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Politics (2009-2010)

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The Passion of Gamaliel.

“The correspondence is intimate and frank — and perhaps the most sexually explicit ever by an American president. Even in the age of Anthony Weiner sexts and John Edwards revelations, it still has the power to astonish. In 106 letters, many written on official Senate stationery, Harding alternates between Victorian declarations of love and unabashedly carnal descriptions.”

The NYT publishes excerpts from the recently-unearthed love letters of Warren G. Harding, obviously a big character in my dissertation. “The president often wrote in code, in case the letters were discovered, referring to his penis as Jerry and devising nicknames, like Mrs. Pouterson, for Phillips.”

Oof. Poor guy. Politics, scandals and Teapot Dome aside, Harding was an eminently likable fellow, with a keen sense of his own limitations. It’s hard not to feel embarrassed for him, even 90 years later, that these are now out there among the public.

The silver lining for the Hardings, I suppose, is that at least Mencken never got his hands on these. Suffice to say, he was no fan of the president’s prose. “H]e writes the worst English I have ever encountered. It reminds me of a string of wet sponges; it reminds me of tattered washing on the line; it reminds me of stale bean soup, of college yells, of dogs barking idiotically through endless nights. It is so bad that a sort of grandeur creeps into it.”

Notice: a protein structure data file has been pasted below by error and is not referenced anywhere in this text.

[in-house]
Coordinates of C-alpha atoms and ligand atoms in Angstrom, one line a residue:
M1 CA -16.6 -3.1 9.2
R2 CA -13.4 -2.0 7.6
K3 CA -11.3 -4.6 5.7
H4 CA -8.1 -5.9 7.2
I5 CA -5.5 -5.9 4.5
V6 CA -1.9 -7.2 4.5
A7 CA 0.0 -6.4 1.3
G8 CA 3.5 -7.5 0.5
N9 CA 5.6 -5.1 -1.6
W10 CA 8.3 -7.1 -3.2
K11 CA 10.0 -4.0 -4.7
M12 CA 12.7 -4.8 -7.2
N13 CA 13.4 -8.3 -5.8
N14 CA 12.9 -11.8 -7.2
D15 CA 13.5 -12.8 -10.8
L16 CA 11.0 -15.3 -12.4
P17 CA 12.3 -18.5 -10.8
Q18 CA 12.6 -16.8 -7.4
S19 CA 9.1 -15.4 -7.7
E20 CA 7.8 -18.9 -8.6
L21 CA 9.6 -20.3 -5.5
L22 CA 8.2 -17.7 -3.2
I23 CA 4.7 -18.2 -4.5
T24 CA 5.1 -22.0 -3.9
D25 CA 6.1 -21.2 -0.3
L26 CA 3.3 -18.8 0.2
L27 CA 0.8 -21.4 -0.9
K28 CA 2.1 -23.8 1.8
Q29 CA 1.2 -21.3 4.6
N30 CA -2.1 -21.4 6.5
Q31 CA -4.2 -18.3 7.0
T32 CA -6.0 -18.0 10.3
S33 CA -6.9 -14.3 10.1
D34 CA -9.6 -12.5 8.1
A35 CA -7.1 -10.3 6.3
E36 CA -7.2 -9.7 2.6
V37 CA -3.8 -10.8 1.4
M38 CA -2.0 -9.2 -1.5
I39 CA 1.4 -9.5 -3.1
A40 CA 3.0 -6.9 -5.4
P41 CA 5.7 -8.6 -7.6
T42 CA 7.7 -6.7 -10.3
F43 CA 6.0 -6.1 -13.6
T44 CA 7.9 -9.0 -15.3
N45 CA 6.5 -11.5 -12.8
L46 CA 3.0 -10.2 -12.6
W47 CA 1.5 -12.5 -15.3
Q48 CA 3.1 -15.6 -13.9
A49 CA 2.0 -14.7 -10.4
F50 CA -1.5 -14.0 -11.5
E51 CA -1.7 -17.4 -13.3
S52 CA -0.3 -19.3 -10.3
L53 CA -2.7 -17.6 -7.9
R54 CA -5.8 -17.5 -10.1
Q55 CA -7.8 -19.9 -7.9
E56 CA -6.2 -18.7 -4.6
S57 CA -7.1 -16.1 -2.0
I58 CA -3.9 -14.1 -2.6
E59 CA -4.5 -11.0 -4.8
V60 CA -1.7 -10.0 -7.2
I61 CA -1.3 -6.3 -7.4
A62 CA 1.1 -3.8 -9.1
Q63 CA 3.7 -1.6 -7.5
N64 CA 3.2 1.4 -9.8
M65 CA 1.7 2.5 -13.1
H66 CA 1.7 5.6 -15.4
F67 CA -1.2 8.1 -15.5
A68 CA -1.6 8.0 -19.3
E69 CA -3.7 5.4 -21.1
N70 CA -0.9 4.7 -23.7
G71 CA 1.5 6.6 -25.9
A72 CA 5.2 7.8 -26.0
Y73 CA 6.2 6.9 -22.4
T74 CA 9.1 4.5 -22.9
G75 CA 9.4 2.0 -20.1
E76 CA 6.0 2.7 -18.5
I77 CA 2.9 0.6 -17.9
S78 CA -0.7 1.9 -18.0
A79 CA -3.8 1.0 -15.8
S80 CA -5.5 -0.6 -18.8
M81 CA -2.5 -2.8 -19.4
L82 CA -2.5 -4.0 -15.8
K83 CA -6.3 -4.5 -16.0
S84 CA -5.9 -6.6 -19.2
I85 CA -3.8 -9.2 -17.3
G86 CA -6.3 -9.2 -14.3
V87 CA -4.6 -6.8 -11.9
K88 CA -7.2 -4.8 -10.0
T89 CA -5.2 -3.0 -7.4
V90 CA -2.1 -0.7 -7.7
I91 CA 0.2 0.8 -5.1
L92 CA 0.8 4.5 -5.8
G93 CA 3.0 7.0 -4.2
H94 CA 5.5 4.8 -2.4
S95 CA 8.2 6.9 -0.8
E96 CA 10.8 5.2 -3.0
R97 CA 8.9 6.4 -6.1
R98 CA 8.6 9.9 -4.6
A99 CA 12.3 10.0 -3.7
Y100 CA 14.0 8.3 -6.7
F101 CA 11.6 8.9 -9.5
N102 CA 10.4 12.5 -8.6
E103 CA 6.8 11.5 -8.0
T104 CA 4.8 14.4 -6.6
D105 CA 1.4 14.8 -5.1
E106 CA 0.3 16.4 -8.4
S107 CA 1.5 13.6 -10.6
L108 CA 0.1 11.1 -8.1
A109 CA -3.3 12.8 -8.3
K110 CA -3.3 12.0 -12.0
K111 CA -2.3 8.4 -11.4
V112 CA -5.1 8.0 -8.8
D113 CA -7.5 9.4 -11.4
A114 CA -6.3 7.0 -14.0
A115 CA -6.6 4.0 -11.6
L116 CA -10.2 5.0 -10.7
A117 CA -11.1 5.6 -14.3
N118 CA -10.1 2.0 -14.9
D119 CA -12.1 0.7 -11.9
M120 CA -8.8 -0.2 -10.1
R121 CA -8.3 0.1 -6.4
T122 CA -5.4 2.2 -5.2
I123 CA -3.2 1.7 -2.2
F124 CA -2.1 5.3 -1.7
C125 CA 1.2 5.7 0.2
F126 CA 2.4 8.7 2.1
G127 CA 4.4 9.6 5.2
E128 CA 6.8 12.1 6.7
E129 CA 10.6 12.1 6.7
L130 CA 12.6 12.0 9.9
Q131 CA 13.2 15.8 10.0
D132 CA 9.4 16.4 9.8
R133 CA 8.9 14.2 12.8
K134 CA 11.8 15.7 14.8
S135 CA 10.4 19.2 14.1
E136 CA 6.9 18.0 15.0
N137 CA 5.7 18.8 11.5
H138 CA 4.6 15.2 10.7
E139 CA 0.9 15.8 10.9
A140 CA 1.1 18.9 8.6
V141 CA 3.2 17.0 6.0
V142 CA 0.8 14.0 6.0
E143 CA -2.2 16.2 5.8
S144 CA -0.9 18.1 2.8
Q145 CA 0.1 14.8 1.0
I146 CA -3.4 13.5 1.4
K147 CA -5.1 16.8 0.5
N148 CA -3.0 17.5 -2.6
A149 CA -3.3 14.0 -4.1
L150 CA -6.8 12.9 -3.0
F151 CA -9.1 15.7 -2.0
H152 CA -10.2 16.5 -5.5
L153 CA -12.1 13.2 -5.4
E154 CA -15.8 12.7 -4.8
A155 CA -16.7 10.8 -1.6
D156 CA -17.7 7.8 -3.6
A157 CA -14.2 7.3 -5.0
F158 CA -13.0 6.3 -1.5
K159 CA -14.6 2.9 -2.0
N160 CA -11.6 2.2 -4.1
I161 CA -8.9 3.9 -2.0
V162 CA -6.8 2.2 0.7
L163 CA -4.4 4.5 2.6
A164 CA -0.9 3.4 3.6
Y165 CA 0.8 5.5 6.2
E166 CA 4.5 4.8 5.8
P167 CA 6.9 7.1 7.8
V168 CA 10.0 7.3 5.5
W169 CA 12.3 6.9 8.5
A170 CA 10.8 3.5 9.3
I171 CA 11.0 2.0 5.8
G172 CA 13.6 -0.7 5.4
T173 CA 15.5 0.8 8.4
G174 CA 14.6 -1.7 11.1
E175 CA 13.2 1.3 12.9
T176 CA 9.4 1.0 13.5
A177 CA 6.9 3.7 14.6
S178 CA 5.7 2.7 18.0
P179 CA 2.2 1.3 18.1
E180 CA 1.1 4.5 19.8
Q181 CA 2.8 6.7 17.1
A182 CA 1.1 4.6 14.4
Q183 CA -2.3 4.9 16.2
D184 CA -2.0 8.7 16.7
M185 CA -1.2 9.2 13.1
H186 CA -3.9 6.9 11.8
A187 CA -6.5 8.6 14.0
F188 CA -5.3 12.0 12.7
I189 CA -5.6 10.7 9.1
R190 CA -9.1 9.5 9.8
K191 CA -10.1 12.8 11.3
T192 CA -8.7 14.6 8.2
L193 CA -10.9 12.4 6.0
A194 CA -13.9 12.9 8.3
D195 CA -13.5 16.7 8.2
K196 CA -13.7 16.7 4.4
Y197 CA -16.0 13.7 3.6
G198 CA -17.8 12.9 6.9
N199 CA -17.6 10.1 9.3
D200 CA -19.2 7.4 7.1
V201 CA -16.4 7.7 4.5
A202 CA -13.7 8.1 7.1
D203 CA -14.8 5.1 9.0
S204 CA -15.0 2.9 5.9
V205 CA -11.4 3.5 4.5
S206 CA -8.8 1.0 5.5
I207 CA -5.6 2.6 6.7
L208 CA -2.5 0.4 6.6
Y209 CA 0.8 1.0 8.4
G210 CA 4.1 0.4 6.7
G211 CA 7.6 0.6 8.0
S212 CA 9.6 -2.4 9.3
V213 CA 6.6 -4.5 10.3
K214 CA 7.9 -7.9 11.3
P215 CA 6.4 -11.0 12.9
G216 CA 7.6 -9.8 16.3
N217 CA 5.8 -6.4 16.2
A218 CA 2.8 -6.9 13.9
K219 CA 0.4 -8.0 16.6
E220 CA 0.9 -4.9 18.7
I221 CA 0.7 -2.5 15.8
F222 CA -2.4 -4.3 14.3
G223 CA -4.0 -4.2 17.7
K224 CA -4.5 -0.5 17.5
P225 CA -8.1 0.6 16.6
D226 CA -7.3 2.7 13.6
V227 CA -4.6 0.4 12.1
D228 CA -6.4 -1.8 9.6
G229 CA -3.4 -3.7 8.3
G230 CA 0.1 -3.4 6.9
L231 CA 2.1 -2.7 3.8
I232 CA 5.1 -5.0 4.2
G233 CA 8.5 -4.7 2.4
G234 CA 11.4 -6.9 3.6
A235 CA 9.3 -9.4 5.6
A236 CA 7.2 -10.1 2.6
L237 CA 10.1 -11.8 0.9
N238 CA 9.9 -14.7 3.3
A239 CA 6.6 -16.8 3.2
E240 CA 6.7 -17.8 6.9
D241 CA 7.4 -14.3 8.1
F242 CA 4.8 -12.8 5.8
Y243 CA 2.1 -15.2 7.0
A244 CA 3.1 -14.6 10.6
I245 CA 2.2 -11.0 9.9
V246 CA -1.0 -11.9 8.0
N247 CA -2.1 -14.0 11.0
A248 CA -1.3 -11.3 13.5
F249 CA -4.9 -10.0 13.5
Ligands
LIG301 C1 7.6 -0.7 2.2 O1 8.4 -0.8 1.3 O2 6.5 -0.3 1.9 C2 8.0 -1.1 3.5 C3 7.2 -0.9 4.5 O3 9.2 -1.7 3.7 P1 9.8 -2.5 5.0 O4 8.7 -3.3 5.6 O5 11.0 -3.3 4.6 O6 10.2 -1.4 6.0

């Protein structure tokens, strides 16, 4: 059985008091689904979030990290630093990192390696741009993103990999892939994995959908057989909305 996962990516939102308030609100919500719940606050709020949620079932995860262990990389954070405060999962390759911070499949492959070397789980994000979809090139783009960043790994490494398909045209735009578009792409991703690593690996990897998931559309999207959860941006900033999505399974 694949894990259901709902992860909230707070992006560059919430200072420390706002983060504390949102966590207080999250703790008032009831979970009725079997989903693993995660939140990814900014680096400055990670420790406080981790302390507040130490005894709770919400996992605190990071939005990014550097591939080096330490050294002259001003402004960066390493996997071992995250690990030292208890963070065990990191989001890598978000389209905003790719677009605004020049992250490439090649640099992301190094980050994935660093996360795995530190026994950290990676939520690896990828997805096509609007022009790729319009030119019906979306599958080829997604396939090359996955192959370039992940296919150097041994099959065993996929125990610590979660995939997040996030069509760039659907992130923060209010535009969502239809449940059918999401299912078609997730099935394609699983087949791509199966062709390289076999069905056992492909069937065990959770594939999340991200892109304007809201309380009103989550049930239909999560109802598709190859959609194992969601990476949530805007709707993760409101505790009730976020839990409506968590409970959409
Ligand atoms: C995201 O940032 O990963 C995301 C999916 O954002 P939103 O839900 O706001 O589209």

Everything’s Bigger in Texas.



The westward movement of the U.S. population means six districts in states that went for Obama will shift to states that went for McCain — a small but significant shift that could help a GOP presidential candidate in 2012, provided they can hold those states for the party.

The US Census Bureau announces the newly-reapportioned electoral map for 2010, and it shows electoral gains for (blue areas in) red states and the Northeast and Midwest diminishing (in growth rate, at least. The only state to actually lose people was Michigan.) Since the GOP will by and large control the redistricting process in most states, this is further bad news for Dems in the short term. Nonetheless, the overall demographic trends are still working in our favor.

In related news, Robert Cruickshank makes the modest proposal of removing the 435-member cap on the House, first passed in 1929. “In the 1930 Census, which found a population of just over 122 million, this produced 435 House districts of about 282,000 each. By 2012, however, a US House district in a state with more than 1 seat will represent about 708,000 people. That’s an increase of 2260% from 1790.

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